Life in Bitesize

Posts Tagged ‘pancake day

Tomorrow is Pancake Day. I love Pancake Day (or to you hardcore out there, Shrove Tuesday). It’s one of the few days of the year when we can really stuff ourselves silly and not feel guilty about (Jesus wants you to eat!). Anyways, so I did some research on Pancake Day and, yes, we all know it’s cos we have to use up all the ingredient before Lent starts the next day, but did you know that the word ‘Shrove’ comes from the old English word ‘shrive’, which means to confess ones sins. No, thought not, so you’ve learnt something new. 🙂

Another Pancake Day tradition is pancake races. It’s supposed to have started when a woman was making pancakes and forgot the time. She heard church bells ringing to signal the start of the service and in her haste, ran out of her house to church still holding her frying pan. So today,pancake races are held across the country in villages and towns. Participants have to run the course of the race whilst tossing a pancake, with the winner crossing the line first. Living in a traditional village, I love these community  events – they always remind me of those cheesy team building days when companies attempt to get their employees to bond with each other.

Anyway, if you don’t fancy running around with your pancakes, you could just eat them at home like I plan to do. Here’s a simple, classic recipe from the lovely Delia Smith:

Traditional Lemon & Sugar Pancake Recipe

Makes: 12-14 pancakes

Preparation time: 30 mins

For the pancake mixture:
110g/4oz plain flour, sifted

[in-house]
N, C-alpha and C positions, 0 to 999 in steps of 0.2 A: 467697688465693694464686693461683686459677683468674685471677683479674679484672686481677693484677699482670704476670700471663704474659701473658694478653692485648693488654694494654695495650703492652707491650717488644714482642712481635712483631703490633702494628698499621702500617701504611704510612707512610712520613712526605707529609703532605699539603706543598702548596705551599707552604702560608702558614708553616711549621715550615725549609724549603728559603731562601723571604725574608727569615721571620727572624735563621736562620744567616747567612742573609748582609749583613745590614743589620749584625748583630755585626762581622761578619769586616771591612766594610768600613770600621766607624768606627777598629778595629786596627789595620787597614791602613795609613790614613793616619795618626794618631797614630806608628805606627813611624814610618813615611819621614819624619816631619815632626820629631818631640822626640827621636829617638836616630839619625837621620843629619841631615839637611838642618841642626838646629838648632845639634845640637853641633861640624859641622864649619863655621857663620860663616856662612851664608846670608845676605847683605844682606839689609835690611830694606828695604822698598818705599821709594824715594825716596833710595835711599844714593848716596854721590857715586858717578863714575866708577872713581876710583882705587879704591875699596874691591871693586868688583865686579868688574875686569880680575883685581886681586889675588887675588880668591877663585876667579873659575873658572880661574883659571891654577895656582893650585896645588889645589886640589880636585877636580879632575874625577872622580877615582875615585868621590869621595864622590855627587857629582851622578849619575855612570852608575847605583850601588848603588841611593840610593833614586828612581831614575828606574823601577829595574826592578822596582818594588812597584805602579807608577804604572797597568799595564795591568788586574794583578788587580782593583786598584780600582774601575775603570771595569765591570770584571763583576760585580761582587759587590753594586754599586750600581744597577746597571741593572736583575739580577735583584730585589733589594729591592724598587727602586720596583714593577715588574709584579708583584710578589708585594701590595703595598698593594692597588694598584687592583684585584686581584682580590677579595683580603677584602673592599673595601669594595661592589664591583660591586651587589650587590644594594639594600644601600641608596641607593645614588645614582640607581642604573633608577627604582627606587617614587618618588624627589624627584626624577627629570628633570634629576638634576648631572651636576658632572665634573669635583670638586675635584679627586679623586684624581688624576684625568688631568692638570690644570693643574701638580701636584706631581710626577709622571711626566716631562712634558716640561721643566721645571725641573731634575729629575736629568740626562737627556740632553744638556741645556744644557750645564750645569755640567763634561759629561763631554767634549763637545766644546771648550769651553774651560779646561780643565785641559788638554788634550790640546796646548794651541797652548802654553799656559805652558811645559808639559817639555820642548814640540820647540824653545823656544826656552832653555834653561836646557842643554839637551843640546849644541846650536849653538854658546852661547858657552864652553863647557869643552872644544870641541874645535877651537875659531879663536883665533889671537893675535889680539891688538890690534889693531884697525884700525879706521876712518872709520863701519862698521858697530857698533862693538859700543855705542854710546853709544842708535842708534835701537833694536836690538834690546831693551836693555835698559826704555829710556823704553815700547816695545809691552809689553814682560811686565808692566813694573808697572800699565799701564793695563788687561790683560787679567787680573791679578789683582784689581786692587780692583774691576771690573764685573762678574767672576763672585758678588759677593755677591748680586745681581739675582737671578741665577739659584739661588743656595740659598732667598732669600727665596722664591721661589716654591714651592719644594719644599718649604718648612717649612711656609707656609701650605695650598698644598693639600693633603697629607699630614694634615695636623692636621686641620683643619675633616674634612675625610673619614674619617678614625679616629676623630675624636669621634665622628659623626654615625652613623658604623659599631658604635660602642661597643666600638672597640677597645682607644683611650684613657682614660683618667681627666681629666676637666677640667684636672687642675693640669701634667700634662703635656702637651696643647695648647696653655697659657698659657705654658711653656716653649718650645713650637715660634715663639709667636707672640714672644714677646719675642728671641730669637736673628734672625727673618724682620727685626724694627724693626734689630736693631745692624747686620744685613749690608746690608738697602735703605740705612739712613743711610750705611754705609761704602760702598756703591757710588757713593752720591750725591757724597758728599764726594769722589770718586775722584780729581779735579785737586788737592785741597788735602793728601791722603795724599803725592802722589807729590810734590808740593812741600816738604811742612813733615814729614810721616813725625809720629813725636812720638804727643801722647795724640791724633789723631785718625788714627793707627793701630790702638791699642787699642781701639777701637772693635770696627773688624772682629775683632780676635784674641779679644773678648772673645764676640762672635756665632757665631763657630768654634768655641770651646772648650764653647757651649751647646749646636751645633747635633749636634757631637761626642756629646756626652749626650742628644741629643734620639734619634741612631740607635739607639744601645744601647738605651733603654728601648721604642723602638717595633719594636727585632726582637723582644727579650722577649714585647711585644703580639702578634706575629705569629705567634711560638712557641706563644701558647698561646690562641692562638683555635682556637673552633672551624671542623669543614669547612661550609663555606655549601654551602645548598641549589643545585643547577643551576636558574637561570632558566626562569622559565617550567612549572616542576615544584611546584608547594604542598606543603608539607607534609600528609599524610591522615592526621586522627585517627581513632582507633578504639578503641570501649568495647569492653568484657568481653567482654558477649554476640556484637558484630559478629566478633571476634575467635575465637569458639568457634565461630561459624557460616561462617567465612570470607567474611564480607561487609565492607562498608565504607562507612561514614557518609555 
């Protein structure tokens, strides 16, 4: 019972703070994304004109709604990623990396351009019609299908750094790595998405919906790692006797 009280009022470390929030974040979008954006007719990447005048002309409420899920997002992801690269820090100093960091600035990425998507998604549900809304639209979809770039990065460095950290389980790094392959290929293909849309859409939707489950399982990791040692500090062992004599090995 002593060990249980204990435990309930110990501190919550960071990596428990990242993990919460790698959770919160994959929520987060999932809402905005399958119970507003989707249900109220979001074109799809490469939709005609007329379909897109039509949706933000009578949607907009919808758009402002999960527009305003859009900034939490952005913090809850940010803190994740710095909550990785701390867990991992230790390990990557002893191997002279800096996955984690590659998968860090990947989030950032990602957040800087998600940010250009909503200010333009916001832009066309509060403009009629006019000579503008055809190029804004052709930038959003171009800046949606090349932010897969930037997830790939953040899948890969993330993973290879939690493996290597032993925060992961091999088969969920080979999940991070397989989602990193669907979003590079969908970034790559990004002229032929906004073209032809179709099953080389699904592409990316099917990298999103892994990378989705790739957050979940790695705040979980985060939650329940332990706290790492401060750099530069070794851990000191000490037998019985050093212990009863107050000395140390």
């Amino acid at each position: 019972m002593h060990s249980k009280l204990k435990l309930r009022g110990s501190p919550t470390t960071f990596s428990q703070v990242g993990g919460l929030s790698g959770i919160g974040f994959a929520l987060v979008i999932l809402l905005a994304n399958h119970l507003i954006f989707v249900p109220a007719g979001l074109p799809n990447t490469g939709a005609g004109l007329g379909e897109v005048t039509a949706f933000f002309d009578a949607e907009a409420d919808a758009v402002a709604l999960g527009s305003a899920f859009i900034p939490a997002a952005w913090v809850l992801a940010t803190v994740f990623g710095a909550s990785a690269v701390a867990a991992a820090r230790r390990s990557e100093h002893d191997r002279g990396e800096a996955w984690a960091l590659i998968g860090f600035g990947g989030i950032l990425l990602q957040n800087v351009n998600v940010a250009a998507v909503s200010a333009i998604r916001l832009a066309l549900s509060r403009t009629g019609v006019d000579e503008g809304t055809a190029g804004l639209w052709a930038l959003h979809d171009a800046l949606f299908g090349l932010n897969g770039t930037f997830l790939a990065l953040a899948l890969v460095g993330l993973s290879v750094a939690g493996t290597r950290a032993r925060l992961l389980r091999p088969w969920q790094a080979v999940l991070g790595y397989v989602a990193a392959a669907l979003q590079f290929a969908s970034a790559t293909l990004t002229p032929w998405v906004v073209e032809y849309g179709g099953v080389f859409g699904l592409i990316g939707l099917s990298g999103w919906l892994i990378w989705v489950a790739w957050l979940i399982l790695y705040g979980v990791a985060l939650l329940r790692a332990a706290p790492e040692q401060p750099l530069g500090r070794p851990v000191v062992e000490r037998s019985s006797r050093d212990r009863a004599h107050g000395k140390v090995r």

pinch of salt
2 eggs
200ml/7fl oz milk mixed with 75ml/3fl oz water
50g/2oz butter

To serve:
caster sugar
lemon juice
lemon wedges

Sift the flour and salt into a large mixing bowl with a sieve held high above the bowl so the flour gets a airing. Now make a well in the centre of the flour and break the eggs into it. Then begin whisking the eggs – any sort of whisk or even a fork will do – incorporating any bits of flour from around the edge of the bowl as you do so.

Next gradually add small quantities of the milk and water mixture, still whisking (don’t worry about any lumps as they will eventually disappear as you whisk). When all the liquid has been added, use a rubber spatula to scrape any elusive bits of flour from around the edge into the centre, then whisk once more until the batter is smooth, with the consistency of thin cream. Now melt the 50g/2oz of butter in a pan. Spoon 2 tbsp of it into the batter and whisk it in, then pour the rest into a bowl and use it to lubricate the pan, using a wodge of kitchen paper to smear it round before you make each pancake.

Now get the pan really hot, then turn the heat down to medium and, to start with, do a test pancake to see if you’re using the correct amount of batter. I find 2 tbsp is about right for an 18cm/7in pan. It’s also helpful if you spoon the batter into a ladle so it can be poured into the hot pan in one go. As soon as the batter hits the hot pan, tip it around from side to side to get the base evenly coated with batter. It should take only half a minute or so to cook; you can lift the edge with a palette knife to see if it’s tinged gold as it should be. Flip the pancake over with a pan slice or palette knife – the other side will need a few seconds only – then simply slide it out of the pan onto a plate.

Stack the pancakes as you make them between sheets of greaseproof paper on a plate fitted over simmering water, to keep them warm while you make the rest.

To serve, sprinkle each pancake with freshly squeezed lemon juice and caster sugar, fold in half, then in half again to form triangles, or else simply roll them up. Serve sprinkled with a little more sugar and lemon juice and extra sections of lemon.